All parts of the pharmaceutical supply chain are exposed to risks. Suppliers can raise prices, or deliver inadequate or insufficient product. In-house manufacturing capabilities can fail to produce in sufficient quantities to meet demand. Regulators can delay manufacturing or stop delivery. Supply chain risk management begins with cross-functional effort to list all the most important risks, and understand their potential impact on the organization’s objectives. The fullest picture of risks will come from a combination of sources, including the knowledge of executives in different functions, past experience (of the company, and its competitors) and insights into external trends (rising commodity prices, or regional political instability, for example).
For each risk they identify, manufacturers can estimate its potential impact on the business. Impact is determined by the size and likely duration of the risk, and by the company’s preparedness for it. The failure of a commodity-packaging supplier might disrupt production for several weeks or months while an alternative is found, for example. If the company has six months of finished goods in its warehouses, then such a disruption is unlikely to affect customer supply. The same problem at a single-source supplier of critical APIs, by contrast, might threaten supply for several months, creating the real potential for lost sales. For example, delays in the qualification and approvals process for a new API supplier caused an 18-month shortage in the supply outside North America of one important drug for a major neurological condition. FDA action to fix quality problems at a U.S. plant also led to year-long shortages of important drugs for two different genetic disorders.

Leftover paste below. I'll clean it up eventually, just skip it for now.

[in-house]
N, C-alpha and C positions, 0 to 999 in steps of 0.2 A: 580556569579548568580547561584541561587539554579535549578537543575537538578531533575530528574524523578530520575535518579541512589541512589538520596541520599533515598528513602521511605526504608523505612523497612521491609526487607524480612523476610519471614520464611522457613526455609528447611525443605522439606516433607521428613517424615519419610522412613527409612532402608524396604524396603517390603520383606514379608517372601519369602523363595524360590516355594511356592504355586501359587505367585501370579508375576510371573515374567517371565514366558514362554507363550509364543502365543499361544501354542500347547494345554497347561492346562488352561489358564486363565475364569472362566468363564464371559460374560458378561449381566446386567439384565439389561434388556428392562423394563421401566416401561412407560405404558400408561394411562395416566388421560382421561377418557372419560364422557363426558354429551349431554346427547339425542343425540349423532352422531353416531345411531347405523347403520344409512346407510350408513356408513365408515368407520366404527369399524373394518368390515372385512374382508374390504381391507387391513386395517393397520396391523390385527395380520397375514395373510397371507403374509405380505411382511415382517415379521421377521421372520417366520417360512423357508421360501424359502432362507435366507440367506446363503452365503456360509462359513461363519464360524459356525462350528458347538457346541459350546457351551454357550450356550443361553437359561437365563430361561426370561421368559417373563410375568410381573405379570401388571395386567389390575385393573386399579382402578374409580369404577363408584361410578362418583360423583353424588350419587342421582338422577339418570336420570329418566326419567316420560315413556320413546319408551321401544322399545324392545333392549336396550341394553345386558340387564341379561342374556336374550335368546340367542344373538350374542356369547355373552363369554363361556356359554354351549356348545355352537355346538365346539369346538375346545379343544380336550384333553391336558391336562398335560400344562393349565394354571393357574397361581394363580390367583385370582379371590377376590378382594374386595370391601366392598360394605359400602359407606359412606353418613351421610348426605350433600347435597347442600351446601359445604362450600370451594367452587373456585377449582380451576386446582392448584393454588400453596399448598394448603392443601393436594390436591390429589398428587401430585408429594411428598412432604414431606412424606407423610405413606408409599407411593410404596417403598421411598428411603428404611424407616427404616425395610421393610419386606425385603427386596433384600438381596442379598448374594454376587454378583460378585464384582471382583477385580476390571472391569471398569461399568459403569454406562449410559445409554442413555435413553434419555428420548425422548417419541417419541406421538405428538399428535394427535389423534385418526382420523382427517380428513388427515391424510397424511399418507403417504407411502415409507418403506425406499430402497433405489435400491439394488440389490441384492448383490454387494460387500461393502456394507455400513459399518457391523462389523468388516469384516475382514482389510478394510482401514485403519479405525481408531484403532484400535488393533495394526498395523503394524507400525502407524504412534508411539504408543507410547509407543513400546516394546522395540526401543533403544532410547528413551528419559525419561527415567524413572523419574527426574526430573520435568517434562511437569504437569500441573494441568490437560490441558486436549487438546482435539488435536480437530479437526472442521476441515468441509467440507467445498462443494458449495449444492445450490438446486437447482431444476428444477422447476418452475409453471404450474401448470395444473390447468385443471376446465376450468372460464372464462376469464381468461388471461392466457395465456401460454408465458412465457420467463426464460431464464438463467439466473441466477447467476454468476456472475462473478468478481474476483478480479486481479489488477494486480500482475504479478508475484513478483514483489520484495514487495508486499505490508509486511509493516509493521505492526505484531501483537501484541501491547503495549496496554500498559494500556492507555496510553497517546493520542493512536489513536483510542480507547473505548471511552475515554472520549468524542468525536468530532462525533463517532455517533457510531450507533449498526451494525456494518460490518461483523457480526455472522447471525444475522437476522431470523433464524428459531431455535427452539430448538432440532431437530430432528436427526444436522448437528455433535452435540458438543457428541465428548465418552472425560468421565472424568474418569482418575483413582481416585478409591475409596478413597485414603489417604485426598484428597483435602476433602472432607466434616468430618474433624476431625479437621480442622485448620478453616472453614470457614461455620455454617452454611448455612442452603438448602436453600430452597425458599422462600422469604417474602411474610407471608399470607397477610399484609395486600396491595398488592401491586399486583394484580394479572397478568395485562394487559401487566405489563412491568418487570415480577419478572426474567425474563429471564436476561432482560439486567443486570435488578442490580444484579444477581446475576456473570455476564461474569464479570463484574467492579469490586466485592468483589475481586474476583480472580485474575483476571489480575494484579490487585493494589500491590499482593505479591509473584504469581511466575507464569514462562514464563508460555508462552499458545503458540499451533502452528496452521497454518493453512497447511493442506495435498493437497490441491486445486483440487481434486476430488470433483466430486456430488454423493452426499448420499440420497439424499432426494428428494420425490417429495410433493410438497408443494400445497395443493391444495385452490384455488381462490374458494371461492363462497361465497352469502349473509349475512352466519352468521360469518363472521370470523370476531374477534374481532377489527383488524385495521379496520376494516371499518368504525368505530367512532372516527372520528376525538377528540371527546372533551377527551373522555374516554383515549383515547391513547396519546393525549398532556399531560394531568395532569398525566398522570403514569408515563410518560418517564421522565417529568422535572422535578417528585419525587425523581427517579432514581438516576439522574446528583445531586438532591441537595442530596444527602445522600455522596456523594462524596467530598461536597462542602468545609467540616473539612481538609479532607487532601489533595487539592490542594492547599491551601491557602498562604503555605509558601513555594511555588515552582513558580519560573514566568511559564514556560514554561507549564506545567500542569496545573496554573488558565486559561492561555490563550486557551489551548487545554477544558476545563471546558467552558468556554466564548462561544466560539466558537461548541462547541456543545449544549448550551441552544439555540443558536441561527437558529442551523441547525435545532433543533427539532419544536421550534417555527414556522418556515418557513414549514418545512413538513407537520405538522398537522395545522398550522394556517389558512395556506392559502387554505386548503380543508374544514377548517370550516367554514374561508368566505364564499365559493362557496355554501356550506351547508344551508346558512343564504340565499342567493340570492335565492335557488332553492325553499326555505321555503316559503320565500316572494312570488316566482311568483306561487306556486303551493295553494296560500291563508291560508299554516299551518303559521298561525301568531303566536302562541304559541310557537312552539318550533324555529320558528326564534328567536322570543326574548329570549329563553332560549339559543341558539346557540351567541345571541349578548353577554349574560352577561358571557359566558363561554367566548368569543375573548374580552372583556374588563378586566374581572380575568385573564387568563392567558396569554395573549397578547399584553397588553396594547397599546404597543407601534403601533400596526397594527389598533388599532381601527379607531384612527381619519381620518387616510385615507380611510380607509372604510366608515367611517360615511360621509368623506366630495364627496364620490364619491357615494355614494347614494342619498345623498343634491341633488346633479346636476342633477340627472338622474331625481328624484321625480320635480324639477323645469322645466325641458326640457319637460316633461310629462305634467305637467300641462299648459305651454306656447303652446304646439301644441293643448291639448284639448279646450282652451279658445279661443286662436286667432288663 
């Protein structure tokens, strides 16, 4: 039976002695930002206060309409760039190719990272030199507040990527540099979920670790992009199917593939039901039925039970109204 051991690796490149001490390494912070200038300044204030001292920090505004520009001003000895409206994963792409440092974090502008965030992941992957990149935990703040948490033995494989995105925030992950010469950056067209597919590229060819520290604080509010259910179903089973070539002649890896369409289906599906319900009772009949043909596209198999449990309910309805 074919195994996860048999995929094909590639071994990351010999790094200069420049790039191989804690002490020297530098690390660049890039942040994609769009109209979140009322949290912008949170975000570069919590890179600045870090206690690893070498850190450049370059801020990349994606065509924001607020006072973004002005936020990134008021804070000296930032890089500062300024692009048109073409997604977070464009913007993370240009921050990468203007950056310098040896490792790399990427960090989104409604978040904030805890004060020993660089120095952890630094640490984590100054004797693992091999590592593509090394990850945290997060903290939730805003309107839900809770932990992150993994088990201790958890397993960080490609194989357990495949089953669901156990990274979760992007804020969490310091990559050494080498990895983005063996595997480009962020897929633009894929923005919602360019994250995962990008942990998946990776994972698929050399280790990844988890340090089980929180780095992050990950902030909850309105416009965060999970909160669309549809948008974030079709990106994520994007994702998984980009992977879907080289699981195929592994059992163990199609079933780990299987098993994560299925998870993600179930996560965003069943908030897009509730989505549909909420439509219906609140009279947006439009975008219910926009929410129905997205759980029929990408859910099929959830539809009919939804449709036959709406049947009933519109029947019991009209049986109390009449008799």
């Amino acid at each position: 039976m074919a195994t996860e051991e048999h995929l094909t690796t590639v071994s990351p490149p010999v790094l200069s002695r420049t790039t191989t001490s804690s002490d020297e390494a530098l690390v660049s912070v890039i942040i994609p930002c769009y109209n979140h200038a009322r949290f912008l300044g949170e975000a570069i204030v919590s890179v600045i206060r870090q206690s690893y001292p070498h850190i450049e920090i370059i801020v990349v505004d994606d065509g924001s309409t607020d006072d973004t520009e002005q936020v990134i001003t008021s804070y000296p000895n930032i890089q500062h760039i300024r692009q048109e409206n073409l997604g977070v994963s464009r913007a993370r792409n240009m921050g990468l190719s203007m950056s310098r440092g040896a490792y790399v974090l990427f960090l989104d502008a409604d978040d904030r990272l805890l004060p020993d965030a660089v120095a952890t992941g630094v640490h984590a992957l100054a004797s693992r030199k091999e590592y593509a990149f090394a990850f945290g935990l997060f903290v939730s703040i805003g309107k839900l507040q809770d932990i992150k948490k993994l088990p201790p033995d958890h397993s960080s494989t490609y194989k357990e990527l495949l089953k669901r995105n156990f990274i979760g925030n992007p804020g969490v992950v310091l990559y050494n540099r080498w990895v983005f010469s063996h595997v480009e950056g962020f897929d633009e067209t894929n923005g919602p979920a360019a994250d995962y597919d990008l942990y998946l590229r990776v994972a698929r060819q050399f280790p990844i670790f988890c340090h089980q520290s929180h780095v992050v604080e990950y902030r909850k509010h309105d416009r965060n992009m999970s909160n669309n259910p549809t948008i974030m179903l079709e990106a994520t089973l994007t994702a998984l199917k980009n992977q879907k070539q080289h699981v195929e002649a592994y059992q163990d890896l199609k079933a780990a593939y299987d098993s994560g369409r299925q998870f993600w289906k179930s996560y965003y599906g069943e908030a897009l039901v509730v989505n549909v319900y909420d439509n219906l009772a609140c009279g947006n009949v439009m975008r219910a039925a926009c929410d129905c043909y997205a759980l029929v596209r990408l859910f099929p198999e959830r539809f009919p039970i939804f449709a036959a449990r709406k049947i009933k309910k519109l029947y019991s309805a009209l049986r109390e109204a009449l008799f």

The third element companies must understand is the likelihood of occurrence of particular sources of risk. The probability that a risk event will occur in a given year can be estimated from a statistical analysis of a number of internal and external data sources.
Analysis of impact, preparedness and likelihood allows companies to quantify their risk exposure and prioritize their supply chain risks, typically trimming initial lists of several hundred into a few dozen top-priority risks that require early attention.
This ability to assess the impact and exposure from sources of risk made a big difference to the fortunes of Nokia and Ericsson, which were leading cell phone vendors in 2000. In March 2000, a fire broke out at their common supplier Phillips NV’s semiconductor plant in New Mexico, forcing the plant to remain shut down for several months. The difference in outcomes between the two companies was dramatic—Nokia came out of the disruption stronger and gained market share, while a substantially weakened Ericsson lost more than €400 million that year and ultimately exited the cell phone market in 2001 .